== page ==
I bid farewell to the Toronto International Film Festival last week. For a decade, I was a regular at the giant gathering of a film fleet that has met every fall since 1976. But when the annual demand for last year’s clips arrived a few months ago, I was busy and let it go. Then on Wednesday came a sweet, very Canadian reminder that I hadn’t filled out a request for media credentials. With matching sweetness, I replied that I had been worn thin by the festival cycle, and would somehow enjoy this one from Los Angeles (where publicists are already offering a peek at their contenders).
In truth, the world has been changing around that big Toronto festival; and this year’s iteration, which runs from Sept. 7 to Sept. 17, could do much to decide its strategic future. Pressed by competing festivals in Venice, Telluride, New York and elsewhere, Toronto had already tightened rules to assure the premiere status of first-week galas. Now, TIFF will trim its program by 20 percent, to concentrate more attention on a smaller number of movies. The full festival schedule is to be disclosed on Aug. 22. But the core question, which can only be answered with the upcoming program announcements, is already apparent. Can a vast festival with hundreds of entries and nearly half a million attendees hold its own in an awards game that has shifted from the large, audience-friendly movies that do well in Toronto, toward the smaller, more specialized films that may have an easier time in the salon-like venues of Telluride or the critic-rich environment of New York?
Through both pluck and luck, Toronto last year preserved its status as an Oscar bellwether. Thanks in part to a diversity push by the festival’s artistic director Cameron Bailey, TIFF in its opening days screened both the year’s biggest loser, Nate Parker’s The Birth Of A Nation, and the ultimate Oscar winner, Barry Jenkins’ Moonlight. Both films had been seen at other festivals. But Parker’s appearance at a press conference in Toronto was the turning point in an Oscar campaign that saw a front-runner become an also-ran, as public debate over a past rape charge, of which Parker was acquitted, overwhelmed the movie.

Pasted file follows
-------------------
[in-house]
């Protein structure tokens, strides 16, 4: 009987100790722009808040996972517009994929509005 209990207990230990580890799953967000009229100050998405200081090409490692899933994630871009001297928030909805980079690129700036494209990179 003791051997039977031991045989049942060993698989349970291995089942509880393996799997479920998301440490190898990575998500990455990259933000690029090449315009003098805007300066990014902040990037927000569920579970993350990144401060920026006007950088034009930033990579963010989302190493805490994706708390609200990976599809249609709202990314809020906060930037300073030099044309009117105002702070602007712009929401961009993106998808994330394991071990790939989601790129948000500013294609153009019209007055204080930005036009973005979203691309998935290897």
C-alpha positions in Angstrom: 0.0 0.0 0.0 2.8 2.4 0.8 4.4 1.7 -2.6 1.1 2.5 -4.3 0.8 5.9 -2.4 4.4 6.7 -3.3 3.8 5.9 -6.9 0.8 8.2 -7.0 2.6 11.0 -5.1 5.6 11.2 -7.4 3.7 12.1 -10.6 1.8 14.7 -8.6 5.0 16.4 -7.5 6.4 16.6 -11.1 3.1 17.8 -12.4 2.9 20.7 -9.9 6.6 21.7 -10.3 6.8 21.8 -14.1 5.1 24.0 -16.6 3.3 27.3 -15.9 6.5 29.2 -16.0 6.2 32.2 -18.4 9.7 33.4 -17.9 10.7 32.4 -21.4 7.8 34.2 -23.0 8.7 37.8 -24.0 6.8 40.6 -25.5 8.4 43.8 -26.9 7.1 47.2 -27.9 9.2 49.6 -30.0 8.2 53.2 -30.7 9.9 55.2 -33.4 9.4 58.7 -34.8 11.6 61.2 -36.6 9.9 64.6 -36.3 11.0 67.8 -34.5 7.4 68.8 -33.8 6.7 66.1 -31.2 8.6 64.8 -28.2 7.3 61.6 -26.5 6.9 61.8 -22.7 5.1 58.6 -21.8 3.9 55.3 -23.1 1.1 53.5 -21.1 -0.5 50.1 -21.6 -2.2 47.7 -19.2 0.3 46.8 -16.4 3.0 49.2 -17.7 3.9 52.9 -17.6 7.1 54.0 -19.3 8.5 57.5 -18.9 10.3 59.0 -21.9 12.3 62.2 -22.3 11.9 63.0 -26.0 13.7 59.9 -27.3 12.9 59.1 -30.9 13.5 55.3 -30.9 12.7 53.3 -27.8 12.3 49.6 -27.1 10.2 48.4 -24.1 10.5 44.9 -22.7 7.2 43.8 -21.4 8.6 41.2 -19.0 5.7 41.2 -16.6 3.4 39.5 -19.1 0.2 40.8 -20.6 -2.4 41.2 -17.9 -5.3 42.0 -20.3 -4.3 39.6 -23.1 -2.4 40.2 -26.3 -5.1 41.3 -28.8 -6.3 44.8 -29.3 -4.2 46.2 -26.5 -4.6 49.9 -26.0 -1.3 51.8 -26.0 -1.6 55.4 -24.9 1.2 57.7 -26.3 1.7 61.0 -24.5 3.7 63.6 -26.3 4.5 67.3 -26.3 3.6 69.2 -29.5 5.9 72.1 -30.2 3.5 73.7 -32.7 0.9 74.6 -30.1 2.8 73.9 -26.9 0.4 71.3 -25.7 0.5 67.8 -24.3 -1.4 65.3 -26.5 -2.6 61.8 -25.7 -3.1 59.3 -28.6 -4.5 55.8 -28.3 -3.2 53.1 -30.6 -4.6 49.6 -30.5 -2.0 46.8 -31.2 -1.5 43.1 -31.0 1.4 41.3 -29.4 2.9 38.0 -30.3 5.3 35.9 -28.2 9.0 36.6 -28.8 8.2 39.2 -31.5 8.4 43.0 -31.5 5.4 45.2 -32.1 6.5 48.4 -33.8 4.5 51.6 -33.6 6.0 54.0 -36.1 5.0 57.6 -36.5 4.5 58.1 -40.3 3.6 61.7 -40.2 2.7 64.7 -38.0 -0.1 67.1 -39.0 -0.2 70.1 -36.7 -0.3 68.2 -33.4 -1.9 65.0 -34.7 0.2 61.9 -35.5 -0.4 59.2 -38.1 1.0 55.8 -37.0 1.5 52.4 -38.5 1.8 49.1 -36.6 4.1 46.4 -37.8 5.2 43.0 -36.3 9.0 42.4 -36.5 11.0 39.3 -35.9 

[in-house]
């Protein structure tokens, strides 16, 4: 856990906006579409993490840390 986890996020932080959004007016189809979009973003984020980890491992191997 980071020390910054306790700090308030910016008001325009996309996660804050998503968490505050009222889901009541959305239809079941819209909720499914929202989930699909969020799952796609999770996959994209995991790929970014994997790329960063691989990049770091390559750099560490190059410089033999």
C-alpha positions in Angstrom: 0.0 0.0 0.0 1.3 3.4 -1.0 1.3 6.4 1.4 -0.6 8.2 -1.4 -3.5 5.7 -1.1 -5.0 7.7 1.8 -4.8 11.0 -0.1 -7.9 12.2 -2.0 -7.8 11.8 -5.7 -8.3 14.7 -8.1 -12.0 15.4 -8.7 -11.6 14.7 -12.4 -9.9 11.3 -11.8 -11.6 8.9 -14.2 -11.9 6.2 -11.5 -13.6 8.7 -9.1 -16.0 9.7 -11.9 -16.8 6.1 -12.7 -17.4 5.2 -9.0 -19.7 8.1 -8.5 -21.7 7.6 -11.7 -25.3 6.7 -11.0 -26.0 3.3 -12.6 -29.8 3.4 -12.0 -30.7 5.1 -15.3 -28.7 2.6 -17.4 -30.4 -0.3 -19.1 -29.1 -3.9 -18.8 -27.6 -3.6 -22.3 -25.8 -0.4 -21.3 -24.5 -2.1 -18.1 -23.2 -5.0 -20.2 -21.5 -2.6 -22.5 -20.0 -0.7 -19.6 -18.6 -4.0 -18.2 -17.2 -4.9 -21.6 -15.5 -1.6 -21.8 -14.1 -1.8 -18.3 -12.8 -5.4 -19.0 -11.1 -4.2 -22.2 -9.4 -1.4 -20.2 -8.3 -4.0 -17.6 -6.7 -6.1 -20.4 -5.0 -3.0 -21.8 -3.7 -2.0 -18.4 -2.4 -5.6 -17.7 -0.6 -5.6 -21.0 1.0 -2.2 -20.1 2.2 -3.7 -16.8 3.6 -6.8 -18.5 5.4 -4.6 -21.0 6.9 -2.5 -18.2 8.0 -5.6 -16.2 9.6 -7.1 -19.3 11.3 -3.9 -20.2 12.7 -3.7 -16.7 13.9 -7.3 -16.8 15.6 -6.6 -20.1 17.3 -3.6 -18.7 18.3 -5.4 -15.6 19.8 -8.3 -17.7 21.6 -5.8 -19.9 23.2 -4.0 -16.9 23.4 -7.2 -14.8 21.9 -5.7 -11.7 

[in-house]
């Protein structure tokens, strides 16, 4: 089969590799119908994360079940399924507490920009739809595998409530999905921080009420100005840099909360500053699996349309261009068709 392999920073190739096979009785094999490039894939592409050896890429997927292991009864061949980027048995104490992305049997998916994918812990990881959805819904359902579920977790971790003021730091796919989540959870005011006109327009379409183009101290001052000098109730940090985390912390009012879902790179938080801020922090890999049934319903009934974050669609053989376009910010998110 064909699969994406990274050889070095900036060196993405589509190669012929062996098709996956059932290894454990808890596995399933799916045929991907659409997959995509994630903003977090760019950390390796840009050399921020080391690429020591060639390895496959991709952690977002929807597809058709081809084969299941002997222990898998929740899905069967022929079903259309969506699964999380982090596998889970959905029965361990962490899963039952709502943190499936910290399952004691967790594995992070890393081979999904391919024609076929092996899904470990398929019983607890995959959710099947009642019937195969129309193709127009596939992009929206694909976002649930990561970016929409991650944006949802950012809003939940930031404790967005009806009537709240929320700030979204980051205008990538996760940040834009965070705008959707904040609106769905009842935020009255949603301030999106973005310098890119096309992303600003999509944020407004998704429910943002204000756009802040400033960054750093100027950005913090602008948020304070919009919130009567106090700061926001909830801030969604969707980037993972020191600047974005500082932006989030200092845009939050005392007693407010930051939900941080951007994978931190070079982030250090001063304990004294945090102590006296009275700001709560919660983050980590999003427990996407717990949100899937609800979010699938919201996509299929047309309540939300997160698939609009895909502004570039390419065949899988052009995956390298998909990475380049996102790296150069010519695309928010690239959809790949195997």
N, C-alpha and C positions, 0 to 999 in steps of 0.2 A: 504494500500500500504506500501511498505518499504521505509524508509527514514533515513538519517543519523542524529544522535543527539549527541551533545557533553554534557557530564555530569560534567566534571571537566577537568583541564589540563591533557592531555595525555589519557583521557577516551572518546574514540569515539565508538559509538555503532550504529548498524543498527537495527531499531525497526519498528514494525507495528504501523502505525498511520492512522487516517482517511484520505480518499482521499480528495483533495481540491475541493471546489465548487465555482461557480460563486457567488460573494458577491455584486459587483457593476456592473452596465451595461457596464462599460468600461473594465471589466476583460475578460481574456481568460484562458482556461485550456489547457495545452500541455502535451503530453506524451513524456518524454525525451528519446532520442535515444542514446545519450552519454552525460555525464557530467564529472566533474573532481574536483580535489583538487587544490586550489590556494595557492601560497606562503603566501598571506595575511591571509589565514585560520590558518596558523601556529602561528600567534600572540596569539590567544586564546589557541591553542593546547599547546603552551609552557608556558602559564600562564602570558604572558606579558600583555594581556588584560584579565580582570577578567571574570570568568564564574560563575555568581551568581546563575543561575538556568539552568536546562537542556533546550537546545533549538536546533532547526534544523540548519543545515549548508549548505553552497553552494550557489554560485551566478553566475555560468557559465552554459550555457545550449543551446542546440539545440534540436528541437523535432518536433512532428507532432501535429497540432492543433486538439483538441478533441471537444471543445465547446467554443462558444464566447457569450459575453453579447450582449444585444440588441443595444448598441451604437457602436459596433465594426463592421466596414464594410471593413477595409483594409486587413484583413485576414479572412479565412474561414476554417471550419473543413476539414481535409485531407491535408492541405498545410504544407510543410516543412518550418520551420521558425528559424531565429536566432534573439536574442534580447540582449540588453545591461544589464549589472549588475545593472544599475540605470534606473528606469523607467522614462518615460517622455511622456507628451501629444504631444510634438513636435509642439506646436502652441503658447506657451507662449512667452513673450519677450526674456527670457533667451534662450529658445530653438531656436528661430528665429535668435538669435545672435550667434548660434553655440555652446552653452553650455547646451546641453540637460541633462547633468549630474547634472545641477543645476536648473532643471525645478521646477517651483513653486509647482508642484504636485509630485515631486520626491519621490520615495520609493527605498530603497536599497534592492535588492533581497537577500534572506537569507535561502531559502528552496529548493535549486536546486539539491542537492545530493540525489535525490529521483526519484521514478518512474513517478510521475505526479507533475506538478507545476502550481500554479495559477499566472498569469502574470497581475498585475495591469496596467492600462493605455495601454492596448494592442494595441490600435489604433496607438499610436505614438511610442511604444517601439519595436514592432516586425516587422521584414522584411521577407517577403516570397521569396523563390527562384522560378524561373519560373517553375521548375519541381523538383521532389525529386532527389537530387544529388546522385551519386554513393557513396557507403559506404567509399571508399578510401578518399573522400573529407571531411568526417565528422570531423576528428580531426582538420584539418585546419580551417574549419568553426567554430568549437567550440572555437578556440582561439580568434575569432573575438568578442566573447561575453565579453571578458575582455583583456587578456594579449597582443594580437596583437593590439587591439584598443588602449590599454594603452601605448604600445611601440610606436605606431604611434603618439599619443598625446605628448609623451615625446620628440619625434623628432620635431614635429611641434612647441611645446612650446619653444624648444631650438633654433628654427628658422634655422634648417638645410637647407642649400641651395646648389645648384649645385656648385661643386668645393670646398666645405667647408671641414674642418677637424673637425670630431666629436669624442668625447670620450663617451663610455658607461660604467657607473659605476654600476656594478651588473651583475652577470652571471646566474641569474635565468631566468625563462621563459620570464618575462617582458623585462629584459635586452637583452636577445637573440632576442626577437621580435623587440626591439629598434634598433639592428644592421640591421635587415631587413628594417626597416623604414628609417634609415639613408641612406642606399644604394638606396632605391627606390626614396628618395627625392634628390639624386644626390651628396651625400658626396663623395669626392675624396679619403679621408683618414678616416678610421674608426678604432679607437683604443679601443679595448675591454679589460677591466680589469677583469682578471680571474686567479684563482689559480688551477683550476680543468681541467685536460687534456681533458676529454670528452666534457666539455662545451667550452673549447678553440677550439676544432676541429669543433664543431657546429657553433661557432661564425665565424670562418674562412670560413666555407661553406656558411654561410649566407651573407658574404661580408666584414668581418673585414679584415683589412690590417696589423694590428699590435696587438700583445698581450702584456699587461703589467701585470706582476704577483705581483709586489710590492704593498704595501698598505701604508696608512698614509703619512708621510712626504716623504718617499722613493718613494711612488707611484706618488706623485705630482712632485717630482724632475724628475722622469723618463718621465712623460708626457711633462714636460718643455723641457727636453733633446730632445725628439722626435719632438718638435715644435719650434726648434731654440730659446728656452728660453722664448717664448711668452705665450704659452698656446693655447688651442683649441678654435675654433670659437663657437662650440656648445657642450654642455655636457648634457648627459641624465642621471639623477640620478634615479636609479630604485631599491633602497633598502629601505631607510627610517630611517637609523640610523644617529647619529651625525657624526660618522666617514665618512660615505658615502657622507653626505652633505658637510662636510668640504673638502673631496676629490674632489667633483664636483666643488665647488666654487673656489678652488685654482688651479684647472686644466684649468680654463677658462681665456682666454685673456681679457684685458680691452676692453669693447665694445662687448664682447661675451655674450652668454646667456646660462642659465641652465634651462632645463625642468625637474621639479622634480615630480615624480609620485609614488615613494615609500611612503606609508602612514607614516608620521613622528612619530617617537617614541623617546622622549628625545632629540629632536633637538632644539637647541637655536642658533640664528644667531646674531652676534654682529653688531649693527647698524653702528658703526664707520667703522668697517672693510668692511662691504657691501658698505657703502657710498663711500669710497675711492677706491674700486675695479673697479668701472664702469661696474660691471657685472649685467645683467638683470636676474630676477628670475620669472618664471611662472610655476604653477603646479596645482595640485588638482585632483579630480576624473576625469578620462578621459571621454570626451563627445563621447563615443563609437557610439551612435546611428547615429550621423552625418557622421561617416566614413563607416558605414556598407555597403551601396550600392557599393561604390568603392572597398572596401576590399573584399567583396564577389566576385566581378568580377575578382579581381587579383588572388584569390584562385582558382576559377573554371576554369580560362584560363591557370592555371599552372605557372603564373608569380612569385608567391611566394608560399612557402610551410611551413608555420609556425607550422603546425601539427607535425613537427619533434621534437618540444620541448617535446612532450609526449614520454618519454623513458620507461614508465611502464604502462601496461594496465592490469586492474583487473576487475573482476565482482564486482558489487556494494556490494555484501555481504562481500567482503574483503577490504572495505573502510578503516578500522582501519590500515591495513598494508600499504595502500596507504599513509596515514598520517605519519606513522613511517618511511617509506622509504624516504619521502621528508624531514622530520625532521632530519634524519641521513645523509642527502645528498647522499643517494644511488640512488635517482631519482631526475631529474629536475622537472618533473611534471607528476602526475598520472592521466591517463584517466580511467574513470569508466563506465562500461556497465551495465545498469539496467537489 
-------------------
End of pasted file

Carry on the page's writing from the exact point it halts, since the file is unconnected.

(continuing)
At the same time, Moonlight, seen days before in Telluride, won quiet approval in Toronto—though it was overshadowed by La La Land, which screened in Toronto after a Venice premiere and a Telluride booster, until a few minutes after the last envelope was opened on Oscar night. (La La Land won Toronto’s People’s Choice award; Moonlight won nothing at the festival.)
That Toronto was pivotal for all three films without having actually introduced any of them says much about the festival’s function: It is less about discovery than display.
But it won’t be easy for a still-massive festival with large venues and a celebrity-hungry audience to deliver seasonal drama of that sort as companies reduce their investment in ambitious, star-filled contenders like Cloud Atlas, The Master, Up In The Air, Gravity, The Wrestler, The Descendants, W. E., Argo, Silver Linings Playbook, The Fifth Estate, Rush, and others—all presented with varying degrees of success but much expensive hoopla in Toronto.
In fact, those films were dreadnoughts, like the ships that fought off Jutland during World War I. For decades, Toronto was a harbor large enough to hold them. But the modern awards navy depends heavily on submarines like Moonlight, Hell Or High Water, Brooklyn, Room and such. With or without big-name stars, those can pop up anywhere—Venice, Telluride, New York, Toronto, or even here at home in Los Angeles. And it will take increasingly sharp-eyed festival directors, and viewers, to spot them.